COOL Rule Gets Cool Reception

The mandatory country-of-origin labeling (COOL) provision of the farm bill recieved a failing grade during two sessions at World Pork Expo (WPX).

The mandatory country-of-origin labeling (COOL) provision of the farm bill received a failing grade during two sessions at World Pork Expo (WPX).

The report card on the potential impact of COOL just keeps getting worse. Pork industry leaders say it will likely eat away newfound profits, send exports into a prolonged dive, and could ultimately bankrupt thousands of independent producers.

At a WPX press conference, National Pork Producers Council (NPPC) President Jon Caspers proclaimed: “If mandatory COOL is implemented, it will have a dramatic effect on the competitive position of the U.S. pork industry in world markets, and will end a string of 11 record-setting years for increasing U.S. pork exports around the world.”

Two COOL Scenarios

The impact of COOL on pork trade takes into account two implementation scenarios — full traceback or a certification-with-audit system, says Caspers.

He points out that the law prohibits imposing a mandatory animal identification system, which would be needed to roll out a full traceback program. But it doesn't stop retailers, packers and processors from demanding it of its suppliers.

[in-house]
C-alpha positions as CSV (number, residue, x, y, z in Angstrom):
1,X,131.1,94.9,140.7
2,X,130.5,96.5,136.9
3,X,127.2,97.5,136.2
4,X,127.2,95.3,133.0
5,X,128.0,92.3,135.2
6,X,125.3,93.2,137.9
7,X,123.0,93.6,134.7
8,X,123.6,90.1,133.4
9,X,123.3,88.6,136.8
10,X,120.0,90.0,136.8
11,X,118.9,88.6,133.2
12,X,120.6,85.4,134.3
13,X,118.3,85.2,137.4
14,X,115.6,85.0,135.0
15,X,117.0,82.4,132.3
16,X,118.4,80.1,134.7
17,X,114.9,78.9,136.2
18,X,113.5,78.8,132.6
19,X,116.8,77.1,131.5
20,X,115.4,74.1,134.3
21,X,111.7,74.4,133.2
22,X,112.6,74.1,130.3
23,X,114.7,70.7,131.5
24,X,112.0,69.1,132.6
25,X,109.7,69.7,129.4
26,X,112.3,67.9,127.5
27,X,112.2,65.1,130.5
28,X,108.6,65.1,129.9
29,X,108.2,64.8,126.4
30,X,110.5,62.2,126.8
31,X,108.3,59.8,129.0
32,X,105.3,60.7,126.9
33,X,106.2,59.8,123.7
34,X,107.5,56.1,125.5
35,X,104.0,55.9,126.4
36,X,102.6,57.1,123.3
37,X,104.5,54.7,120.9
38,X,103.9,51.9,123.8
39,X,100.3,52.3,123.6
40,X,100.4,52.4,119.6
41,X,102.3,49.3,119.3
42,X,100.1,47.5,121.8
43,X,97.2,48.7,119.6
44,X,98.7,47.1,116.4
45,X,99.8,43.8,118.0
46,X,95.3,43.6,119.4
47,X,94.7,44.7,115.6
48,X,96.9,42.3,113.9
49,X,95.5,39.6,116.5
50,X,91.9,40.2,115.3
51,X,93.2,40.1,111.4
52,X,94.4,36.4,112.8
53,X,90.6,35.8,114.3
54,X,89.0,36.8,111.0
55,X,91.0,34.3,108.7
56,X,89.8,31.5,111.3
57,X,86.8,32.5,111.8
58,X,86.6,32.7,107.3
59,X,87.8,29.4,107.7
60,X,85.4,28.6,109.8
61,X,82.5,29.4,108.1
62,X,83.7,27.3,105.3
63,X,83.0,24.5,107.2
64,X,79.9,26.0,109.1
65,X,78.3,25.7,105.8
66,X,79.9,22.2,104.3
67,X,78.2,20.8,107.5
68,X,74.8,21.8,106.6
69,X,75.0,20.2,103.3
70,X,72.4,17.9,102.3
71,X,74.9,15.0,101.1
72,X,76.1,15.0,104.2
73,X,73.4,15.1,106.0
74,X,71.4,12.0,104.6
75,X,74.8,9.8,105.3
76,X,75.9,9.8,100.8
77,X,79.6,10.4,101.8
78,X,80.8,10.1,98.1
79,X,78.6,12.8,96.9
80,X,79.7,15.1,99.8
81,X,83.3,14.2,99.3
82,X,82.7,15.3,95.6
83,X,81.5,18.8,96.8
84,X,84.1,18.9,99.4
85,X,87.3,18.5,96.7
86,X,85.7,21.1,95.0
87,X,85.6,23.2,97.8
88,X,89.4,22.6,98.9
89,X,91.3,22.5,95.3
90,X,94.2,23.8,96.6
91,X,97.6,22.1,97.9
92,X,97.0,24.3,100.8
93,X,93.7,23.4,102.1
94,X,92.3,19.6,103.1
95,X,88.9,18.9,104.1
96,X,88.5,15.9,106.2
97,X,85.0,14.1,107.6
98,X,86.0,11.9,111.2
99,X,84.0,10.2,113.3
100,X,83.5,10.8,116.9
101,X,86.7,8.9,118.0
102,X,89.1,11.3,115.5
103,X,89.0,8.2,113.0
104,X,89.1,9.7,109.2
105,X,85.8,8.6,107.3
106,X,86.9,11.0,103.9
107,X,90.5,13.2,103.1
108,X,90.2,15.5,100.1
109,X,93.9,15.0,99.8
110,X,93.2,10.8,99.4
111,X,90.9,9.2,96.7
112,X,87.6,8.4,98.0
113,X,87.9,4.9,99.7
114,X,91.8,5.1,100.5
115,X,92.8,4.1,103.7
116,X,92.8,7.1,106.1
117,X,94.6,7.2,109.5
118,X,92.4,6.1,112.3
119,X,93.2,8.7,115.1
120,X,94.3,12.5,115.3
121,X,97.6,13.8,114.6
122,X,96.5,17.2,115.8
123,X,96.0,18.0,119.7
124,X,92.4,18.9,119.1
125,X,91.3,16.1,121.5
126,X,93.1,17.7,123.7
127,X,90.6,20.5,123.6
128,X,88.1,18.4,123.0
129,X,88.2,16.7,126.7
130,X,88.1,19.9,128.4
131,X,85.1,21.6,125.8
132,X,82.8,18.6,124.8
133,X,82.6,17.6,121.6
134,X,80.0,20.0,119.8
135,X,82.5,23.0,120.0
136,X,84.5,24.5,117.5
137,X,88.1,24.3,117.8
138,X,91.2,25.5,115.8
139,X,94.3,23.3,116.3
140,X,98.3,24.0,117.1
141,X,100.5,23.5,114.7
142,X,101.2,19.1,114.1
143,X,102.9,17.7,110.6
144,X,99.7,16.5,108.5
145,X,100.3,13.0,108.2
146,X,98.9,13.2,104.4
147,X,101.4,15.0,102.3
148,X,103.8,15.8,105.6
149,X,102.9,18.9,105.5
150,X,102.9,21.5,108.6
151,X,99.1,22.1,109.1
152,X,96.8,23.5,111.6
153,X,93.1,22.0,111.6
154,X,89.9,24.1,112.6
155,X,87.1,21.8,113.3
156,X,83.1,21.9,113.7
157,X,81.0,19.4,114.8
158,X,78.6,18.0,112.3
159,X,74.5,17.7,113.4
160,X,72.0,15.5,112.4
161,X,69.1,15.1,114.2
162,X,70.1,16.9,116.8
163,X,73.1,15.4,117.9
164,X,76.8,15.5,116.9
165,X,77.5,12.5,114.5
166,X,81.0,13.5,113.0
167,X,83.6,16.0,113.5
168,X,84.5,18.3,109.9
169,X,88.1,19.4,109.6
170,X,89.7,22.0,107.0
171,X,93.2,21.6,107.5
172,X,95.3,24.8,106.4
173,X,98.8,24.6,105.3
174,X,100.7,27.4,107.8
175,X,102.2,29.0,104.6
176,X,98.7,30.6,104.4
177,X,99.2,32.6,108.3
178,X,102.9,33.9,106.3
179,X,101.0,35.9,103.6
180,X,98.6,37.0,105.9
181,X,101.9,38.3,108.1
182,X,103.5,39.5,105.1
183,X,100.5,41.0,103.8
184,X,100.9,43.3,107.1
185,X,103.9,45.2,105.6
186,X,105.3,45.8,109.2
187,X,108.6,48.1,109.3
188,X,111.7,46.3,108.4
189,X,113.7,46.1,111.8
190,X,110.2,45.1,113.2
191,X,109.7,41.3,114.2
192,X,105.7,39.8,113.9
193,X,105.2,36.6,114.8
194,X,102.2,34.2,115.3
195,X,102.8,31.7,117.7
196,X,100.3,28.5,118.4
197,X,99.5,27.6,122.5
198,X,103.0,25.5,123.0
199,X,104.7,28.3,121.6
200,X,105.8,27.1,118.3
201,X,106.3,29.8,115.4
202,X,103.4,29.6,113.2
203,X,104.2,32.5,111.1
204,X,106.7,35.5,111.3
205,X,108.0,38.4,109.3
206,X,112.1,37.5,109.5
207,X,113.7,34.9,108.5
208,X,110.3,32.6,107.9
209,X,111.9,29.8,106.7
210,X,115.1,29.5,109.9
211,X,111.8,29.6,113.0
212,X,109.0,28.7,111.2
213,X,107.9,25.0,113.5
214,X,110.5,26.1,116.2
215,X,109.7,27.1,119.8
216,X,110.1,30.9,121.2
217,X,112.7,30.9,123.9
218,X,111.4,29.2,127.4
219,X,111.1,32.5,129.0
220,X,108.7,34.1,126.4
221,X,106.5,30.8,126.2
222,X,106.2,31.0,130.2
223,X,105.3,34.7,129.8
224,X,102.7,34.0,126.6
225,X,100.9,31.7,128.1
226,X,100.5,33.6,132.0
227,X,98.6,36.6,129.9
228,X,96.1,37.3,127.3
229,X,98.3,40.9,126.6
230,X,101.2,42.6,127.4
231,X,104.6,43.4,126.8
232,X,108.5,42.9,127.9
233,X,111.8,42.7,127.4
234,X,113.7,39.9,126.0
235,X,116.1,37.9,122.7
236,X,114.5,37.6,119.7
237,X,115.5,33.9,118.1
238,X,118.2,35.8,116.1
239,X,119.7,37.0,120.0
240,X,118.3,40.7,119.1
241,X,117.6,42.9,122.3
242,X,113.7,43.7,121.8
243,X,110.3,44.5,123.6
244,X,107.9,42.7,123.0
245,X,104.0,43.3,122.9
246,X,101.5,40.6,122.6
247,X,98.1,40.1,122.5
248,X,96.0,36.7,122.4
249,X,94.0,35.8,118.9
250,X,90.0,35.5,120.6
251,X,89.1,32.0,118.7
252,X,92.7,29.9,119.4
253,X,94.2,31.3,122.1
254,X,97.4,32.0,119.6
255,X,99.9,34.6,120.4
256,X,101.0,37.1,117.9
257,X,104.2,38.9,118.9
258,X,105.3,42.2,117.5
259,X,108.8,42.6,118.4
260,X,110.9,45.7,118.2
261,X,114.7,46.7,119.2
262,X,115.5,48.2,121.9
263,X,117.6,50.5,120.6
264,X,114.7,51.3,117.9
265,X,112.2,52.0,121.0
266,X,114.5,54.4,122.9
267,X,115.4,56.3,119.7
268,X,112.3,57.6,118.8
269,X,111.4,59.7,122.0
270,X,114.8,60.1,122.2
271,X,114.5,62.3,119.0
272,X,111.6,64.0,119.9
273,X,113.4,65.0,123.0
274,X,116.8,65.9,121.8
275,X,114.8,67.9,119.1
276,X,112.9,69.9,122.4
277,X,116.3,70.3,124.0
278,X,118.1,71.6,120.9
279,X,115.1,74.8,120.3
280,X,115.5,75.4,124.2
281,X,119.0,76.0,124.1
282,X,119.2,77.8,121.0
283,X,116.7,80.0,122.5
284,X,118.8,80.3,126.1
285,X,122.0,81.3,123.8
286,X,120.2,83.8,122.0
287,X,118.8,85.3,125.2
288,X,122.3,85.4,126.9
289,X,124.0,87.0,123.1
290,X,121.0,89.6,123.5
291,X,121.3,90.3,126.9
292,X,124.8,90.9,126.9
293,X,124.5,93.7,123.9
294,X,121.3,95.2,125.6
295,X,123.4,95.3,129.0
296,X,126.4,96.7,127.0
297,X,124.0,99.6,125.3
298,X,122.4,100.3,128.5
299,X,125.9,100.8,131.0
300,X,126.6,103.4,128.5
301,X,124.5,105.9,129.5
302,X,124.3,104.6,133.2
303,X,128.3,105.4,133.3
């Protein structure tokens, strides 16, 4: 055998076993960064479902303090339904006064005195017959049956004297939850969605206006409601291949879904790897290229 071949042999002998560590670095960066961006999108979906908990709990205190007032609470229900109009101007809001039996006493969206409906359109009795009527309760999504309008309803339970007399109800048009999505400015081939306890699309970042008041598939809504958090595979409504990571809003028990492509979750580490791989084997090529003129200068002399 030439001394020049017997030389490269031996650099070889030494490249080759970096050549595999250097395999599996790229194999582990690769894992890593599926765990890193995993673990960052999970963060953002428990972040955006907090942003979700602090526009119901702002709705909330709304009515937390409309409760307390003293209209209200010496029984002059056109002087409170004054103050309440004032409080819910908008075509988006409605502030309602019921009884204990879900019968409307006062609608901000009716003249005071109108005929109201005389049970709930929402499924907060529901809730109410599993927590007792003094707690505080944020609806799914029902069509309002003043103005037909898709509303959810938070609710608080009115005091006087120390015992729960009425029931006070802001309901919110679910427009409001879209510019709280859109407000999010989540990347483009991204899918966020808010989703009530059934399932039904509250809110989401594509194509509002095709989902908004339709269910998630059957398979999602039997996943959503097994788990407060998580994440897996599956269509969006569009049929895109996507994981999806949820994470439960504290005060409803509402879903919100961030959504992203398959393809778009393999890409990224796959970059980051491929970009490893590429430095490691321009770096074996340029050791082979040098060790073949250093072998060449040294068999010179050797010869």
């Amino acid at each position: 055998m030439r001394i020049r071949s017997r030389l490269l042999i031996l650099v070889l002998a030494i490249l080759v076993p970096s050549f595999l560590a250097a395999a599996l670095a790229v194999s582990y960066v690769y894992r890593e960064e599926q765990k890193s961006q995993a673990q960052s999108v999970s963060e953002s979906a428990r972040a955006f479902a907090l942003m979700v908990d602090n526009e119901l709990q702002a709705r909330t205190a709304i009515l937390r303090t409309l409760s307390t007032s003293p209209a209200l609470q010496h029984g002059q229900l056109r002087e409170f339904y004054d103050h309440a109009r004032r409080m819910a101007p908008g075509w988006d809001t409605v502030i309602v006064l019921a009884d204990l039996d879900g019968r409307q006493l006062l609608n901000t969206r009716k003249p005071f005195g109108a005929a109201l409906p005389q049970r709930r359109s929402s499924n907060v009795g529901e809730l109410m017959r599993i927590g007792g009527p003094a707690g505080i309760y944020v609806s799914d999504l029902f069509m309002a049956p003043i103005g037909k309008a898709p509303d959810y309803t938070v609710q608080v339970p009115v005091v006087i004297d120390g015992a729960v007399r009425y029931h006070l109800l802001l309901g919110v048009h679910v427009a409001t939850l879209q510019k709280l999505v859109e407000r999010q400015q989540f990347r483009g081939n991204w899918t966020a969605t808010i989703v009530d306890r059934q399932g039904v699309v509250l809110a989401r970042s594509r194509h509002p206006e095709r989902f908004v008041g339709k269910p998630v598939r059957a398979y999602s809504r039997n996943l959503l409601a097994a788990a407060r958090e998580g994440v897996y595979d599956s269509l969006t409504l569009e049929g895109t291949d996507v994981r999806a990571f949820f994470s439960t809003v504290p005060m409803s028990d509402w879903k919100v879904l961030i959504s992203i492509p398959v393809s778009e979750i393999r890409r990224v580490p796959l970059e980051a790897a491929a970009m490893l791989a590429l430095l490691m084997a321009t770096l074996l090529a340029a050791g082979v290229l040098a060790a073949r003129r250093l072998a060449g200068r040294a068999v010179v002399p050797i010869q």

Agricultural economists Dermot Hayes of Iowa State University and Steve Meyer of Paragon Economics predict that a full traceback system, like the one employed in the European Union, will increase farm production costs by $10.22/head or about 10%.

In this case, every pig born, raised and slaughtered in the U.S. (94.5 million animals in 2002) would be subject to full traceback. Canadian-born pigs bound for the U.S. would be subject to traceback; 5.7 million head were sent south in 2002.

A more likely means of implementing COOL, says Caspers, is through a certification-with-audit system. “Producers would certify to their packer or market what the country of origin of those animals is. Then producers would have to have some documentation or proof of certification.”

A report by the Food and Agricultural Policy Research Institute (FAPRI), a joint arm of Iowa State University and the University of Missouri, forecasts the impact of COOL on U.S. pork trade using three scenarios (Figure 1).

The first scenario uses a baseline, the second is tied to full traceback and the third is based on certification. The analysis projects that COOL will impact pork exports as early as this year, as Canada prepares for implementation of the rule.